Friday, February 15, 2008

Lawmakers Must Address Real Issues, Not Gay Marriage

This column from Tucson, Arizona ( looks at the cravenness of the GOP effort to get an anti-gay marriage initiative on the November, 2008, ballot in Arizona. The editorially rightly identifies that the real motivation has nothing to do with protecting families or the institution of marriage. It’s all about getting out the wingnut voters and political opportunism by one of the initiatives sponsors. Moreover, this kind of political garbage helps create an atmosphere where junior high students beleive it is OK to kill gays. It all too clearly shows what has happened to the GOP and why I ceased to be a member of that political party a number of years ago. Here are some highlights:

Arizona voters rejected a 2006 ballot measure to outlaw gay marriage, civil unions or domestic-partner benefits. But state Senate President Tim Bee is leading a new push to ask voters to place a definition of marriage in the Arizona Constitution as the union of one man and one woman. The effort is discriminatory and unnecessary. It is wrong to enshrine discrimination against any group of Arizonans into the Constitution. What's more, Arizona law already prohibits same-sex marriage. The proposed amendment is a giant waste of time.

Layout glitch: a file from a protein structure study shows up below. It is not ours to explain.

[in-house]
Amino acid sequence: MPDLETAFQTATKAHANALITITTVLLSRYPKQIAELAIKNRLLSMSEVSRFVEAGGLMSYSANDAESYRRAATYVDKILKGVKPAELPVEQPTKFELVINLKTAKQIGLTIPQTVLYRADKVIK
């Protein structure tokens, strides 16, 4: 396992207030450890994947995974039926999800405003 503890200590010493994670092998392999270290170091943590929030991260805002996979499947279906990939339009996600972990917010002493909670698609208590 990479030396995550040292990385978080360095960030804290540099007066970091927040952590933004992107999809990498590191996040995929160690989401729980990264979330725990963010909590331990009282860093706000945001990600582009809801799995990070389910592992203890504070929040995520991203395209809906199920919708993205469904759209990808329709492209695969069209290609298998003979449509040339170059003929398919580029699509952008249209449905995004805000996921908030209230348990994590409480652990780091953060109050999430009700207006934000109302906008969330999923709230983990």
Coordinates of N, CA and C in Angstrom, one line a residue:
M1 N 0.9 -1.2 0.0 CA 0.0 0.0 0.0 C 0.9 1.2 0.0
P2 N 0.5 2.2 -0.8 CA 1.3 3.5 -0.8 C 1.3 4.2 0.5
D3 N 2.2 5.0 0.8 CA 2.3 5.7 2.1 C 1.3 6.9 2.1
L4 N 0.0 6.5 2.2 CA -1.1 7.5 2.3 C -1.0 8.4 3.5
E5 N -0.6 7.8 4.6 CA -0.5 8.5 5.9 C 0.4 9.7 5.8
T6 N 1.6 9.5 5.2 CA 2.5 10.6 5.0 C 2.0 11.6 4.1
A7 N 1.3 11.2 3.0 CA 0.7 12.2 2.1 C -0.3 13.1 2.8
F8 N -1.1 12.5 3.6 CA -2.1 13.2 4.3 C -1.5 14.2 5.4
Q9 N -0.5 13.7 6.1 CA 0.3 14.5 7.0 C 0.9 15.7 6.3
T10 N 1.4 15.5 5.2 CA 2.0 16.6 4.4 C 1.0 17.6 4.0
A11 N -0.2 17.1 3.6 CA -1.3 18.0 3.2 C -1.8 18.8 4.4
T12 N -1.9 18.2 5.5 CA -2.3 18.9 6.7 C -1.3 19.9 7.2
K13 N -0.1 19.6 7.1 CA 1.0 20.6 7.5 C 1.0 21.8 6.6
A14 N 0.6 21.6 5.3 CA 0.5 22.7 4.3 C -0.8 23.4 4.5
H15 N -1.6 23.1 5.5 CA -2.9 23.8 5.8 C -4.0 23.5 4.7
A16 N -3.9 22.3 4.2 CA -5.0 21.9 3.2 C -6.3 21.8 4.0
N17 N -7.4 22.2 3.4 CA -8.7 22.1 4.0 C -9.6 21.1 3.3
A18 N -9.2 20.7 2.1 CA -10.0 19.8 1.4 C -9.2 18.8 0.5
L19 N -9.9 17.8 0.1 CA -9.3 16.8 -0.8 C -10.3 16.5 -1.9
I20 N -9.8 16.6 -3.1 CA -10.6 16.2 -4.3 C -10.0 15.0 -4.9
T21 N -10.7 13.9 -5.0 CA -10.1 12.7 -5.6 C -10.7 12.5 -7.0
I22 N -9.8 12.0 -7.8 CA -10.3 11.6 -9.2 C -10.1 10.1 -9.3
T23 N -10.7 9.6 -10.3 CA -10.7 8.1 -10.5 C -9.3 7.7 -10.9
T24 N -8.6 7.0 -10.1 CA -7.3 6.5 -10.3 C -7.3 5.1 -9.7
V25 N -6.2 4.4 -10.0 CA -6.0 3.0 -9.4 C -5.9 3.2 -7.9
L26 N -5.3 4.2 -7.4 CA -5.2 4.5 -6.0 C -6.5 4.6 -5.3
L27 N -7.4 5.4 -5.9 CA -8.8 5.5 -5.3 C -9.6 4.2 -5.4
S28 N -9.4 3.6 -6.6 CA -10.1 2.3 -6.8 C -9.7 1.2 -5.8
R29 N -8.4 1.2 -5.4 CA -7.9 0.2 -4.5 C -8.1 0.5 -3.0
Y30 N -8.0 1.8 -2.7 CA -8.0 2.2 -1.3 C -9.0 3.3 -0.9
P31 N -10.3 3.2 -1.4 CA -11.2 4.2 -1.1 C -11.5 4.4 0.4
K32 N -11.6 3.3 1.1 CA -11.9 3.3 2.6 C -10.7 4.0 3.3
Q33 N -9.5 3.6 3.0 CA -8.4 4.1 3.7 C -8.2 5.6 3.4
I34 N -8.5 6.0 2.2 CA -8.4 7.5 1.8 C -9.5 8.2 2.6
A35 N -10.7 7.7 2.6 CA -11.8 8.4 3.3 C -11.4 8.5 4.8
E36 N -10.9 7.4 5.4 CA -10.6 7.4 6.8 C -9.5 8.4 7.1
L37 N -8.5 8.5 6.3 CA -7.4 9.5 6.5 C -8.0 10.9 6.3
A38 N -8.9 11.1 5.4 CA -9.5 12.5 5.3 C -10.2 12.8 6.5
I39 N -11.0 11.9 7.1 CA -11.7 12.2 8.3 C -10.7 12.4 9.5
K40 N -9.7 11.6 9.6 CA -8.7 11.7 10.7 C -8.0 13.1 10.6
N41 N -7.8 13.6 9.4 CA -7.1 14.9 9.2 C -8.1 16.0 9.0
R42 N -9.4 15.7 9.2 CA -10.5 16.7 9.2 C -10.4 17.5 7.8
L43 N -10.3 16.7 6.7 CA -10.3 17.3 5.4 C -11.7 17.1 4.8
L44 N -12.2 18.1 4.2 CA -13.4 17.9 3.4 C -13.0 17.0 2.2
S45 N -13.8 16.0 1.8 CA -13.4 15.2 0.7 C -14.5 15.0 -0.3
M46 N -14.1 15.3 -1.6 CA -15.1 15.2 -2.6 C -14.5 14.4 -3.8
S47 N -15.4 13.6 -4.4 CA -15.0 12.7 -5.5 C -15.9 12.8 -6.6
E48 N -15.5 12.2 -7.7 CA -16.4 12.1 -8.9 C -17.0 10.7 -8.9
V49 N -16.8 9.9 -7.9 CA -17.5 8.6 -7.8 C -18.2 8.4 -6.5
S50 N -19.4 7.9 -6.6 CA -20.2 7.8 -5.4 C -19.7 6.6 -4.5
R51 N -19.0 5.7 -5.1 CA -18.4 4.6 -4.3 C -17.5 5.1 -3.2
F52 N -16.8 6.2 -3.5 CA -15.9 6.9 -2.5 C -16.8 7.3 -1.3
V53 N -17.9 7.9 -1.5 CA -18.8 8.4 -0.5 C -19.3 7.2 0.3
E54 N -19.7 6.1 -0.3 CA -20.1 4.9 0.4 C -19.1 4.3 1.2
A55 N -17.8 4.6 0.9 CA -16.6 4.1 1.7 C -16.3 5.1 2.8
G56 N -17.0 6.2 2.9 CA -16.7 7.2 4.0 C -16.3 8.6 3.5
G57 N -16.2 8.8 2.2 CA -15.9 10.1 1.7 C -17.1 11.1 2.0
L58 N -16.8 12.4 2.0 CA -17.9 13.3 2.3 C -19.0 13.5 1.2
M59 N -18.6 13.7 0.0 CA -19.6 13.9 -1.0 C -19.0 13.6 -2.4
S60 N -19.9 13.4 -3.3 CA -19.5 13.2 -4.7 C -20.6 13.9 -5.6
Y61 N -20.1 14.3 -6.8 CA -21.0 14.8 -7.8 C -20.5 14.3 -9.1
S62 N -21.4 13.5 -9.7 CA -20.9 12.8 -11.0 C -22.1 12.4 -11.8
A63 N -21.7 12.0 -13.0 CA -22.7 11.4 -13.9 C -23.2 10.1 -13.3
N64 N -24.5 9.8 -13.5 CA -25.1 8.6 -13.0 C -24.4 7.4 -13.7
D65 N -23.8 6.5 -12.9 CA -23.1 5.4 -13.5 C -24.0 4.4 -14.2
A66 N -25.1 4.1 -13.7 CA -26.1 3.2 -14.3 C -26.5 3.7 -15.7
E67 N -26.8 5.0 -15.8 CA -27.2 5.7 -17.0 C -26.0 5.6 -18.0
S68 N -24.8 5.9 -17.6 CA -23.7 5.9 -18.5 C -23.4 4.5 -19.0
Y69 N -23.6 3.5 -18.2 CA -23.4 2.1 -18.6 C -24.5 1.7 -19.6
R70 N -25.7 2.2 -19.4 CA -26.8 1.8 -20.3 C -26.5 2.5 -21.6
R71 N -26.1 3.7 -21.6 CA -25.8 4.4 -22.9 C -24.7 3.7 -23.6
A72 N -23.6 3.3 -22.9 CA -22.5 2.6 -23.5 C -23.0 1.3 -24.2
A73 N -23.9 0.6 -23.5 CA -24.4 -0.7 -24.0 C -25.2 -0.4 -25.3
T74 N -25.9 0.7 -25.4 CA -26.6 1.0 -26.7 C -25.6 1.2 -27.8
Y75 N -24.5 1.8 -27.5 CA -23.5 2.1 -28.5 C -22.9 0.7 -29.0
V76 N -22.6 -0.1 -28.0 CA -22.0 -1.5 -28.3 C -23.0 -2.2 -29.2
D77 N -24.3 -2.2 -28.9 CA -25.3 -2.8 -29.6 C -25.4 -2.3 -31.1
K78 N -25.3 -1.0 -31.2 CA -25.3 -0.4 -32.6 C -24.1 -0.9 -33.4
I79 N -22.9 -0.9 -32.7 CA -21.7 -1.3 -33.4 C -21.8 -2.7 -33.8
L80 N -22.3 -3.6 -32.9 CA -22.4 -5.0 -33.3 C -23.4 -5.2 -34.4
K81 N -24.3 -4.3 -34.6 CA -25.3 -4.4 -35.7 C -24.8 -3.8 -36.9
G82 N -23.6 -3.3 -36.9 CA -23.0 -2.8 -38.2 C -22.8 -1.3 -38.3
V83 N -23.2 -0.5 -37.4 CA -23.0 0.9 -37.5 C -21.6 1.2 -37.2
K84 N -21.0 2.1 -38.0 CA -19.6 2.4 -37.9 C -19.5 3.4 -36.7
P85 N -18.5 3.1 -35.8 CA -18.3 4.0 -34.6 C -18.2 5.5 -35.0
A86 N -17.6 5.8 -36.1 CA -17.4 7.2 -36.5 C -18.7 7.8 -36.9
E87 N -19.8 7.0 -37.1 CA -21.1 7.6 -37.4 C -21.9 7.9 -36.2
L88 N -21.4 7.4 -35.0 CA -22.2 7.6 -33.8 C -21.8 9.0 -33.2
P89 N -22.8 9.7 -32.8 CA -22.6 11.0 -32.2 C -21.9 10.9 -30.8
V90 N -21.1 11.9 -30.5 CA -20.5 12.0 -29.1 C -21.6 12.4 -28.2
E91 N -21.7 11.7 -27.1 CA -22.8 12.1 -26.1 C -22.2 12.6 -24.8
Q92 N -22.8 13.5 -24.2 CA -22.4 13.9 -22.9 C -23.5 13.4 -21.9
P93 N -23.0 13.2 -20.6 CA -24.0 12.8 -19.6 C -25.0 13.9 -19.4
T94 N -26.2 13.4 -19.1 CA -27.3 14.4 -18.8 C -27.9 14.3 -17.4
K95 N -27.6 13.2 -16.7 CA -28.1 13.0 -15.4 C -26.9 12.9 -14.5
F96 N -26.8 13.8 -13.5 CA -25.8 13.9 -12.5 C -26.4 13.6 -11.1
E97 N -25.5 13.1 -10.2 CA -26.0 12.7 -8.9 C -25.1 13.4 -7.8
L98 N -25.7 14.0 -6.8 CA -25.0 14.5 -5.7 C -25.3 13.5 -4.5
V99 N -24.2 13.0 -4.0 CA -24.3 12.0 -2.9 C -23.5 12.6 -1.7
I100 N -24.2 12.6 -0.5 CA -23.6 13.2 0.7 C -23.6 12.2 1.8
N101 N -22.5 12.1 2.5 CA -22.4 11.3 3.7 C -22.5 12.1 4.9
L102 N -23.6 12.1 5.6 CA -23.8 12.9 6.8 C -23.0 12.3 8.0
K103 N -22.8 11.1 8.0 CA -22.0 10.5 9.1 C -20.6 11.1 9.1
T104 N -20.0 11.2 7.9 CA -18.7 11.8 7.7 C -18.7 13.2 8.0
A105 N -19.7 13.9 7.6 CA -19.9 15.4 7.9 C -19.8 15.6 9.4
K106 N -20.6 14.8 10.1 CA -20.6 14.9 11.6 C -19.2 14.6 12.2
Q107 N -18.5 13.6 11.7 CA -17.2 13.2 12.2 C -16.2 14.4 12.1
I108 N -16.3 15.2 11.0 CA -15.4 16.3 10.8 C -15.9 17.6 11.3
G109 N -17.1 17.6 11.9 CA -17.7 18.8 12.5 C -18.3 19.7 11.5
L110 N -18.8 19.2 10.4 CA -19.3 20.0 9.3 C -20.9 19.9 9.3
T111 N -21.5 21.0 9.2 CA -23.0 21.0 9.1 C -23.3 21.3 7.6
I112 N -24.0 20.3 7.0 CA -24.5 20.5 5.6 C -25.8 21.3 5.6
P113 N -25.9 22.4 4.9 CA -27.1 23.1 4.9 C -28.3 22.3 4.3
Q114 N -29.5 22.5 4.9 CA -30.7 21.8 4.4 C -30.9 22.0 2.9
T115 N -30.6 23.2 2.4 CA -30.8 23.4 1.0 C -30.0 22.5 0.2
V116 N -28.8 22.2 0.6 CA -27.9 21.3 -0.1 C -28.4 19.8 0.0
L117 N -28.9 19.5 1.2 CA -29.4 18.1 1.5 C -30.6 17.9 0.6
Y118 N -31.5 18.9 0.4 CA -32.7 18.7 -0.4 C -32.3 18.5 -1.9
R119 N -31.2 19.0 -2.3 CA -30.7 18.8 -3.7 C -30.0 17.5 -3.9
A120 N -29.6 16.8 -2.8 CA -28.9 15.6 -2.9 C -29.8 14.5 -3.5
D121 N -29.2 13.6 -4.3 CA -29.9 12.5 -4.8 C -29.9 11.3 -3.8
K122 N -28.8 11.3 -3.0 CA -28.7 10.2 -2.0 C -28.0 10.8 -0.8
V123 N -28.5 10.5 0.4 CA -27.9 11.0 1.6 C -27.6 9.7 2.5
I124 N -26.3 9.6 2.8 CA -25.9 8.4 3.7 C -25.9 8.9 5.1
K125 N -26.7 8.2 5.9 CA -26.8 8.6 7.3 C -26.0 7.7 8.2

Arizona has a whopping deficit, serious problems with education, residents who can't afford food or utilities, and questions about the economy. Making extra double sure that two men or two women can't marry each other will not improve our schools, help local businesses thrive or fix our roads.

This may be a cynical political move. Bee is running for Congress in District 8, trying to unseat Rep. Gabrielle Giffords, a Democrat. Republicans have used the threat of gay marriage as a political tool before to motivate conservative voters to get to the polls. In Arizona, it's a false threat. The existing law has been upheld by the appellate court and the theory that the Legislature would one day change the law is laughable.

As a result, the Senate president is in a position to use his state office to further his Congressional hopes. Pushing for a constitutional amendment won't do anything for Arizonans, but it could help his political aspirations. Bee should remember that he already has a job. His first responsibility is to the people of Arizona. The state budget is in dire straits. Arizona's educational system is among the most Underfunded in the nation. One in five Arizonans don't have health insurance. Arizonans need lawmakers who work for the good of the state, not those who use state offices to further their own political goals.

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